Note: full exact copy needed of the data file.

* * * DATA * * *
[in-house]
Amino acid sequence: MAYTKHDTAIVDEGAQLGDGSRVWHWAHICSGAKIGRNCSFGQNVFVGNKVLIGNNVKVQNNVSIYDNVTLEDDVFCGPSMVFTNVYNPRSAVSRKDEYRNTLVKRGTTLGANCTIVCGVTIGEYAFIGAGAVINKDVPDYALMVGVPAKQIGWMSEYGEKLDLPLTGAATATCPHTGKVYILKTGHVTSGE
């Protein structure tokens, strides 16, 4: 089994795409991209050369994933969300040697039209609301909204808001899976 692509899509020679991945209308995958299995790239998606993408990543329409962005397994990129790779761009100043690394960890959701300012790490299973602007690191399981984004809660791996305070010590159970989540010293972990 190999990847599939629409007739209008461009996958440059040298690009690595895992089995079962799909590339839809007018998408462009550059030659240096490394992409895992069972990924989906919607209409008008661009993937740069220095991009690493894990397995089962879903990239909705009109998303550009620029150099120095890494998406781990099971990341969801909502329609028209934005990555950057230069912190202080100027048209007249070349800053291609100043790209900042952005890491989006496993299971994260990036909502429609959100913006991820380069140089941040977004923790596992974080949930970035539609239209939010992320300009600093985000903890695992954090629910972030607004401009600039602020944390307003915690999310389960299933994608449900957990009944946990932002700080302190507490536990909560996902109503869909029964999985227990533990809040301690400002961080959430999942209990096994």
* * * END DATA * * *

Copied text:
[in-house]
Amino acid sequence: MAYTKHDTAIVDEGAQLGDGSRVWHWAHICSGAKIGRNCSFGQNVFVGNKVLIGNNVKVQNNVSIYDNVTLEDDVFCGPSMVFTNVYNPRSAVSRKDEYRNTLVKRGTTLGANCTIVCGVTIGEYAFIGAGAVINKDVPDYALMVGVPAKQIGWMSEYGEKLDLPLTGAATATCPHTGKVYILKTGHVTSGE
């Protein structure tokens, strides 16, 4: 089994795409991209050369994933969300040697039209609301909204808001899976 692509899509020679991945209308995958299995790239998606993408990543329409962005397994990129790779761009100043690394960890959701300012790490299973602007690191399981984004809660791996305070010590159970989540010293972990 190999990847599939629409007739209008461009996958440059040298690009690595895992089995079962799909590339839809007018998408462009550059030659240096490394992409895992069972990924989906919607209409008008661009993937740069220095991009690493894990397995089962879903990239909705009109998303550009620029150099120095890494998406781990099971990341969801909502329609028209934005990555950057230069912190202080100027048209007249070349800053291609100043790209900042952005890491989006496993299971994260990036909502429609959100913006991820380069140089941040977004923790596992974080949930970035539609239209939010992320300009600093985000903890695992954090629910972030607004401009600039602020944390307003915690999310389960299933994608449900957990009944946990932002700080302190507490536990909560996902109503869909029964999985227990533990809040301690400002961080959430999942209990096994």